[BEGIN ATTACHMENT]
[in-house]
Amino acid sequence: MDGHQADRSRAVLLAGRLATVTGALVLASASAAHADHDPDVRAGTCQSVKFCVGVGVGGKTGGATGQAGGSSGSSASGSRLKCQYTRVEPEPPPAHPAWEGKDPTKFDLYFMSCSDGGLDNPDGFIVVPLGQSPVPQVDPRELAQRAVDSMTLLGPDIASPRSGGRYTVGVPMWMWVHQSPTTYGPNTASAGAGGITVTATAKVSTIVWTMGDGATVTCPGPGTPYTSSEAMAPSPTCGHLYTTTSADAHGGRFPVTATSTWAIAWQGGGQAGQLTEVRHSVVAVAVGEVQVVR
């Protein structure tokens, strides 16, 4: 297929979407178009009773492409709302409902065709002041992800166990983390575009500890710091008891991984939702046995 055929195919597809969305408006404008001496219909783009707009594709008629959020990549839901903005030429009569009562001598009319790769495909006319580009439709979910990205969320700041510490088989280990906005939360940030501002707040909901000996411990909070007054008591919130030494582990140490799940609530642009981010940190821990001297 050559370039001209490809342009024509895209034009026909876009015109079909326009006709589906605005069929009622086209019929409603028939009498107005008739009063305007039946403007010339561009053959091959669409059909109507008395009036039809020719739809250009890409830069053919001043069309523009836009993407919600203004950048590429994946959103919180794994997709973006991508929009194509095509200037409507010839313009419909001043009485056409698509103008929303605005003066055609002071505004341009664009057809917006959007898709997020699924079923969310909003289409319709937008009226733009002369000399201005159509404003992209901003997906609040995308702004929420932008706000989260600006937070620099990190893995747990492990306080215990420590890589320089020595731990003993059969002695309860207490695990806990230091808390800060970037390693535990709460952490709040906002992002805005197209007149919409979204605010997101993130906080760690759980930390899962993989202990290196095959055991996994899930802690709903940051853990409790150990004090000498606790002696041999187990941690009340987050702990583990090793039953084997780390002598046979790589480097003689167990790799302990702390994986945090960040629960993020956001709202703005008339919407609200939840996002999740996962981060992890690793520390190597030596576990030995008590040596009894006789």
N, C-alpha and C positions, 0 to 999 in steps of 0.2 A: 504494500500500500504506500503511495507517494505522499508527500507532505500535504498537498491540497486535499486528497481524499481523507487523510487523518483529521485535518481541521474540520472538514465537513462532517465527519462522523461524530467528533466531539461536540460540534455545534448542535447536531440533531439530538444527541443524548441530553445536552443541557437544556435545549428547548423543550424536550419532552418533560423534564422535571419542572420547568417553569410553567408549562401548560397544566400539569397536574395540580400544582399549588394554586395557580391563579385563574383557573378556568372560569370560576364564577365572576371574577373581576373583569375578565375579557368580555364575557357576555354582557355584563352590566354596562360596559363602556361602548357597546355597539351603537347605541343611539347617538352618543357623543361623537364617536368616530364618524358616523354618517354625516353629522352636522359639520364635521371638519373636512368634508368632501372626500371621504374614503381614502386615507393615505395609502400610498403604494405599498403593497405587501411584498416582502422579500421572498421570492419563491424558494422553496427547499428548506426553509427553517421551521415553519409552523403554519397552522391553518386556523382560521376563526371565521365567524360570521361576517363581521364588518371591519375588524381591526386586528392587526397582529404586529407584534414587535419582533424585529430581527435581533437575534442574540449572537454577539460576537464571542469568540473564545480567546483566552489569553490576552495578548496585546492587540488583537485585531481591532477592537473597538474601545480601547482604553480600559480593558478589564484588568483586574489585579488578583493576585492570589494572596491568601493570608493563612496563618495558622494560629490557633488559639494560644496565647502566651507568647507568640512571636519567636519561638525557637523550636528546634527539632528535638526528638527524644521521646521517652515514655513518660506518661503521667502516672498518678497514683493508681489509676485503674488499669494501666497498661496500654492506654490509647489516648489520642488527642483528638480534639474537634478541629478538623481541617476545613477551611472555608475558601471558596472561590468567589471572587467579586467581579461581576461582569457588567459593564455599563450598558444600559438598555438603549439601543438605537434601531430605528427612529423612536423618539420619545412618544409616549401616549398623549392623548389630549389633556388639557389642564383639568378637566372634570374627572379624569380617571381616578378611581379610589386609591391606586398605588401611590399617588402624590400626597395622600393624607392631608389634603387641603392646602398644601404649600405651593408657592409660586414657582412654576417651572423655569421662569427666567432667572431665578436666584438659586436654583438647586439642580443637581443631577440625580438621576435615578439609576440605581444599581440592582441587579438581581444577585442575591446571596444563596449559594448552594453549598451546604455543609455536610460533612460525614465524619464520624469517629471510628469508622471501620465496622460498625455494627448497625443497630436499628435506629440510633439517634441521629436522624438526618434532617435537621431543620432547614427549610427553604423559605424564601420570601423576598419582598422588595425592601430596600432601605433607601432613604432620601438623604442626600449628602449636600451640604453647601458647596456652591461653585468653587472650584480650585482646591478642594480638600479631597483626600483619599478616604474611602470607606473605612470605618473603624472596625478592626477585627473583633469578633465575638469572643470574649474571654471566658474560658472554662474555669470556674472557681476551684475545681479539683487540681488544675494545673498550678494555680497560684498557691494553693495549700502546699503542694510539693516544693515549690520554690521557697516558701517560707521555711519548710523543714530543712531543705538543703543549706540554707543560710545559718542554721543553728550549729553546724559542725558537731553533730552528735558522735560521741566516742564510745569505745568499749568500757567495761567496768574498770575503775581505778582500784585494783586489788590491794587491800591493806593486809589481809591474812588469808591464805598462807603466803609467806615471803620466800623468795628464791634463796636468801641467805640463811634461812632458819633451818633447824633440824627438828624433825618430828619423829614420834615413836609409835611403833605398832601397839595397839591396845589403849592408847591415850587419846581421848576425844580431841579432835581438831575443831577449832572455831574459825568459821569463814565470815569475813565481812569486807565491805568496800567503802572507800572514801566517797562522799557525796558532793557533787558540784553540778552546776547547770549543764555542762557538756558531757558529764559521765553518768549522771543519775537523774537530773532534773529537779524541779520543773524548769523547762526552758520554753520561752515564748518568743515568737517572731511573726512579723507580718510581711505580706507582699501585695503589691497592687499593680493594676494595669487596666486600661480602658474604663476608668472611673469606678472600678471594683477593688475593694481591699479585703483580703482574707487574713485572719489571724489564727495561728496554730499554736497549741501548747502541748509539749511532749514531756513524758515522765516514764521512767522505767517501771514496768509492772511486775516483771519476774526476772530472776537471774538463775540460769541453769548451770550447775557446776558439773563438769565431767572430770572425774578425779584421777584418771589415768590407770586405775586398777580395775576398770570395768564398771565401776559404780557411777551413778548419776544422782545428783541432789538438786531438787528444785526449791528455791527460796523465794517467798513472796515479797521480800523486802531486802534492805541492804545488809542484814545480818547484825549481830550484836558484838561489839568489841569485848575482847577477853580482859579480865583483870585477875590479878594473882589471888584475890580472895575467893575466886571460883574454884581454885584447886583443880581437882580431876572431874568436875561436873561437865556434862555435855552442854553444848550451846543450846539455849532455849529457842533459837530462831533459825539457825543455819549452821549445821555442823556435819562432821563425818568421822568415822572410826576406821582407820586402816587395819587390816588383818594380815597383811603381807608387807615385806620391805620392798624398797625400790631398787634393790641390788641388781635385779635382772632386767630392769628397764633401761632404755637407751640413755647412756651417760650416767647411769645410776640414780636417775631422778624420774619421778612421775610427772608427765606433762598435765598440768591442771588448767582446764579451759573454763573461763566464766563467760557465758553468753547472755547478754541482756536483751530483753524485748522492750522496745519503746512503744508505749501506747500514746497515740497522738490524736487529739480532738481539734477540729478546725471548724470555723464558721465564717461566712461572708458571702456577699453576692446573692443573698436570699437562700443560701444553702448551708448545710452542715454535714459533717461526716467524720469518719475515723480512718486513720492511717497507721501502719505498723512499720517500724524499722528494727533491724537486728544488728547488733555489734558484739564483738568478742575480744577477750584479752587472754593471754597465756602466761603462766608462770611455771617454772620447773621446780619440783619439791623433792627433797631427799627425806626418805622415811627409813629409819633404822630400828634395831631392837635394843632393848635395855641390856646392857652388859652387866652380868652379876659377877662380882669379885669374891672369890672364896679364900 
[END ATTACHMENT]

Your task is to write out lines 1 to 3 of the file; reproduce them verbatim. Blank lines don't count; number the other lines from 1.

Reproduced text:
[in-house]
Amino acid sequence: MDGHQADRSRAVLLAGRLATVTGALVLASASAAHADHDPDVRAGTCQSVKFCVGVGVGGKTGGATGQAGGSSGSSASGSRLKCQYTRVEPEPPPAHPAWEGKDPTKFDLYFMSCSDGGLDNPDGFIVVPLGQSPVPQVDPRELAQRAVDSMTLLGPDIASPRSGGRYTVGVPMWMWVHQSPTTYGPNTASAGAGGITVTATAKVSTIVWTMGDGATVTCPGPGTPYTSSEAMAPSPTCGHLYTTTSADAHGGRFPVTATSTWAIAWQGGGQAGQLTEVRHSVVAVAVGEVQVVR
């Protein structure tokens, strides 16, 4: 297929979407178009009773492409709302409902065709002041992800166990983390575009500890710091008891991984939702046995 055929195919597809969305408006404008001496219909783009707009594709008629959020990549839901903005030429009569009562001598009319790769495909006319580009439709979910990205969320700041510490088989280990906005939360940030501002707040909901000996411990909070007054008591919130030494582990140490799940609530642009981010940190821990001297 050559370039001209490809342009024509895209034009026909876009015109079909326009006709589906605005069929009622086209019929409603028939009498107005008739009063305007039946403007010339561009053959091959669409059909109507008395009036039809020719739809250009890409830069053919001043069309523009836009993407919600203004950048590429994946959103919180794994997709973006991508929009194509095509200037409507010839313009419909001043009485056409698509103008929303605005003066055609002071505004341009664009057809917006959007898709997020699924079923969310909003289409319709937008009226733009002369000399201005159509404003992209901003997906609040995308702004929420932008706000989260600006937070620099990190893995747990492990306080215990420590890589320089020595731990003993059969002695309860207490695990806990230091808390800060970037390693535990709460952490709040906002992002805005197209007149919409979204605010997101993130906080760690759980930390899962993989202990290196095959055991996994899930802690709903940051853990409790150990004090000498606790002696041999187990941690009340987050702990583990090793039953084997780390002598046979790589480097003689167990790799302990702390994986945090960040629960993020956001709202703005008339919407609200939840996002999740996962981060992890690793520390190597030596576990030995008590040596009894006789």